Tuesday News Review

Shock defeat in Lords

DAVID Cameron’s bid to introduce a referendum on the voting system and cut the number of MPs suffered a shock setback last night. The Government lost a Lords vote, by a majority of one, on a Labour motion to make May’s proposed poll binding only if turnout was 40% or more. It was the ­Coalition’s third defeat on the Bill. The result opens the possibility the Bill may not become law in time for a referendum on adopting the alternative vote, which the PM wants to be held on May 5. – the Mirror

An unholy alliance of Labour peers, up to 10 Tory rebels and one bishop (we’re all trying find out which Bish) has seen the Government defeated in the Lords on the issue of a threshold for the AV referendum. An amendment by ex Labour minister Lord (Jeff) Rooker calling for a 40% threshold for any vote has won by a single vote. Government whips were clearly caught off-guard by yet another Labour guerilla operation and ambush. The irony is that this is just as the Coalition came up with its carefully considered compromises on two opposition demands on the bill. – Paul Waugh

The government suffered a narrow defeat in the House of Lords on Monday night when rebel Tories joined forces with Labour peers to make the planned referendum on electoral reform non-binding if turnout falls below 40%. Labour hailed its win as highly significant after an amendment by the former minister Lord Rooker to introduce a 40% threshold in the referendum on AV, due to take place on 5 May, was backed by 219 peers to 218. The Labour peers were joined by 10 Tory rebels including the former cabinet ministers, Lord Lamont, Lord Brooke and Lord Forsyth. The Rooker amendment would mean that parliament would have to decide whether to accept a yes vote if turnout fell below 40%. Under the government’s plans a simple yes vote, regardless of the turnout, would lead to the introduction of AV for elections to the Commons as long as the plans to reduce the number of MPs are also in place. – the Guardian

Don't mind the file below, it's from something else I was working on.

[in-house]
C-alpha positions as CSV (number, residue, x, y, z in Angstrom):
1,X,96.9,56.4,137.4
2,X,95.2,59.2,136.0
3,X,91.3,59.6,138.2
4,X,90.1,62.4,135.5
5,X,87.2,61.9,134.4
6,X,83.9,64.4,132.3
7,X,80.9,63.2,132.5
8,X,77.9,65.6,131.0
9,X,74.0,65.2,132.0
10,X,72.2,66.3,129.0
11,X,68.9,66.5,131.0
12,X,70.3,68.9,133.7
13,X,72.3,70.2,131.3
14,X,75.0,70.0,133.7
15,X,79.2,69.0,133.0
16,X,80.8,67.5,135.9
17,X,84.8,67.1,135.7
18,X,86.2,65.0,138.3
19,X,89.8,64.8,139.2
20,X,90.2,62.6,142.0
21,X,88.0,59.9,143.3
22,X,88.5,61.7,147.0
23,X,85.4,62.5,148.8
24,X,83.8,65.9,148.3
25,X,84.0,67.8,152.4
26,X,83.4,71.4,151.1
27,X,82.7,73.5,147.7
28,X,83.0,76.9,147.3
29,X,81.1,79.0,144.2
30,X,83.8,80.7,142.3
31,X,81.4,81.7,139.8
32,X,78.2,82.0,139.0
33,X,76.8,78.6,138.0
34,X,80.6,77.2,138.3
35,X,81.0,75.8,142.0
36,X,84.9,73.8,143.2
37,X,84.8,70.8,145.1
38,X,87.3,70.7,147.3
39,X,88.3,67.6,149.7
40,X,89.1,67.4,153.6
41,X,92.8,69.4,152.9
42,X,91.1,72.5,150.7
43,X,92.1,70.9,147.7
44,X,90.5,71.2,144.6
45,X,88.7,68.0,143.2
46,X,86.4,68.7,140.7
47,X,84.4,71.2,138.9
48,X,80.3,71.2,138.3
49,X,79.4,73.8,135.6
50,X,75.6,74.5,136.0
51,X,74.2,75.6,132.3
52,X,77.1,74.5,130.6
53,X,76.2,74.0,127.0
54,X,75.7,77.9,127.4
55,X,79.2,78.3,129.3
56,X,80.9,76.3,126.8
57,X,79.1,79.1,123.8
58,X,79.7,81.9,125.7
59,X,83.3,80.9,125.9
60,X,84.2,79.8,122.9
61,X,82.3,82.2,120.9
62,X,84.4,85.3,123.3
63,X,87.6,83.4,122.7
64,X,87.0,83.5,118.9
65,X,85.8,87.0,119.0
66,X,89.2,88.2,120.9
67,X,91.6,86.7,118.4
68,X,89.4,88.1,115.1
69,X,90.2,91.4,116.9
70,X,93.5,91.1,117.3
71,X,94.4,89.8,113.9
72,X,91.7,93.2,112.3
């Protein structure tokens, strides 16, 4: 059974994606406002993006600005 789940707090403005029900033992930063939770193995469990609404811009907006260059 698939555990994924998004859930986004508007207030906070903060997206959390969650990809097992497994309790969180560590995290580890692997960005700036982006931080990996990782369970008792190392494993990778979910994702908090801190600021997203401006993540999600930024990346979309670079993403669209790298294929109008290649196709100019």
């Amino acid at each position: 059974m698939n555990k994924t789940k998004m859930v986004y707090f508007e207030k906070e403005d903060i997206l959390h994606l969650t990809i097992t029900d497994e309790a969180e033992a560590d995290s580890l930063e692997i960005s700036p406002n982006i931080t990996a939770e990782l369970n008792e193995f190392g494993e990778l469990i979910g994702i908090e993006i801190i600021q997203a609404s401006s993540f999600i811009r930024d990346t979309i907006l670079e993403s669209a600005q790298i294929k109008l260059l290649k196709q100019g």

ShadCab meet over prisoner votes

The shadow cabinet will meet later to decide its stance on prisoner voting rights after two ex-Labour ministers clashed over the controversial issue. Jack Straw and Lord Prescott rowed over it on Monday at a Westminster meeting. They disagreed over whether the Commons should defy a European Court ruling requiring that prisoners in the UK be given the vote. MPs will debate the issue on Thursday and the government says it will do the minimum possible in order to comply. At present, in the UK, only prisoners on remand are allowed to vote. – BBC

The shadow cabinet will meet today to confirm its position on the issue of prisoners’ voting rights. On Thursday MPs will debate the change to allow prisoners to vote, which comes as a result of a European Court of Human Rights ruling. – PoliticsHome

Big society? Big disappointment

‘You can call it liberalism. You can call it empowerment. You can call it freedom. You can call it responsibility. I call it the Big Society.” With these words, David Cameron last July reaffirmed his commitment to an idea that had been given a brief moment in the sun during the election campaign, before being consigned to a backroom, like an embarrassing relative. The Big Society concept was, he declared, “a huge culture change” that would make “a real difference to the country I love”. Seven months on, Mr Cameron must wonder whether the country he loves really gives two hoots about his Big Society. Those who are shouting loudest are those who have most to lose – from police chiefs to council bosses, they are lining up to club the concept to death before it has even had a chance to draw breath. – the Telegraph

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